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GSK Buys Bellus Health For $2 Billion, Lands Chronic Cough Asset
GSK is buying Quebec-based Bellus Health, a late-stage biopharma company, in a deal estimated to be worth $2 billion. GSK will acquire Bellus for $14.75, representing a 103% premium over the Canadian biotech’s closing price of $7.23 the day before.
Joining GSK’s portfolio is Bellus’ lead candidate, camlipixant, a selective P2X3 antagonist currently in Phase 3 development for the first-line treatment of adult patients with refractory chronic cough (RCC).
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Camlipixant Inhibits P2X3 to Reduce Cough Frequency
RCC refers to a persistent cough that lasts more than eight weeks and does not respond to treatment for an underlying condition or is idiopathic. Up to 10 million people globally, including 6 million in the US and the EU, suffer from RCC for over a year.
Clinical data show that by inhibiting P2X3 receptors, camlipixant may reduce cough frequency while being less likely to affect the sense of taste, a side effect which has been linked to medicines that target P2X2/3, such as Merck’s gefapixant.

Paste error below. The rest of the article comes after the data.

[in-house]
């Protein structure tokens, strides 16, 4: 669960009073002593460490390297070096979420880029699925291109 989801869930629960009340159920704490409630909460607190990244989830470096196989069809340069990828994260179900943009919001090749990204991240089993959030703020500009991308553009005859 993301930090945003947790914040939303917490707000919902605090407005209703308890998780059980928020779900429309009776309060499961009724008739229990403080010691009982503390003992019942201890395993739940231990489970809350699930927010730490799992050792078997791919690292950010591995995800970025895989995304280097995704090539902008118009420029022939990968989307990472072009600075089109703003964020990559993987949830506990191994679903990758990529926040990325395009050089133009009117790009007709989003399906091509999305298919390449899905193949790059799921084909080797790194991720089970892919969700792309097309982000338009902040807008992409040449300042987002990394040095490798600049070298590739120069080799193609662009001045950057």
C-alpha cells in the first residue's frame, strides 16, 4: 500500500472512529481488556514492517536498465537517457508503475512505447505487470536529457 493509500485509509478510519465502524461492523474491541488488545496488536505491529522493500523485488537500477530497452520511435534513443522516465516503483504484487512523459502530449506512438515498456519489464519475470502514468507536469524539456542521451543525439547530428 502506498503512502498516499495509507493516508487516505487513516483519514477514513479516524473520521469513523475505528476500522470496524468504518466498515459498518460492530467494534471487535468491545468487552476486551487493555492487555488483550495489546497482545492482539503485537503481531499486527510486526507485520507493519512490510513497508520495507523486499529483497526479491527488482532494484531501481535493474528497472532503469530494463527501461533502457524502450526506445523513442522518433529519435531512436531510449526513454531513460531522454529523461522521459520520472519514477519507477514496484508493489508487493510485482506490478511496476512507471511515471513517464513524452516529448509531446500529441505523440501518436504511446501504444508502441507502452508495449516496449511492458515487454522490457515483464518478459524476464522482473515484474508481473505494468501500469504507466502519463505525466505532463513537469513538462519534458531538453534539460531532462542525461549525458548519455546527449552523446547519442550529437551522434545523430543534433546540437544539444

Camlipixant is expected to obtain approval and launch in 2026. GSK expects the Bellus purchase to increase its earnings per share (EPS) from 2027, and anticipates significant sales in the next decade and beyond.
“Patients suffering from severe forms of refractory chronic cough can experience over 900 coughs daily, resulting in quality-of-life issues,” said Luke Miels, Chief Commercial Officer, GSK. “Camlipixant, a novel, highly selective P2X3 antagonist, has the potential to be a best-in-class treatment with significant sales potential. This proposed acquisition complements our portfolio of specialty medicines and builds on our expertise in respiratory therapies.”
However, once it’s out, camlipixant may have to contend for sales against Merck’s gefapixant. In two Phase 3 trials, gefapixant reported 18.5% and 14.6% reductions in 24-hour cough frequency compared to placebo. Bellus’ candidate, on the other hand, reduced cough frequency by 34% in its Phase 2b.
GSK will hope to take advantage of camlipixant’s greater selectivity which is less likely to lead to taste disturbance. In Bellus’ Phase 2b trial, taste alteration only occurred in 6.5% of patients, compared to 58% and 59% in Merck’s two Phase 3 studies.©www.geneonline.com All rights reserved. Collaborate with us: email@example.com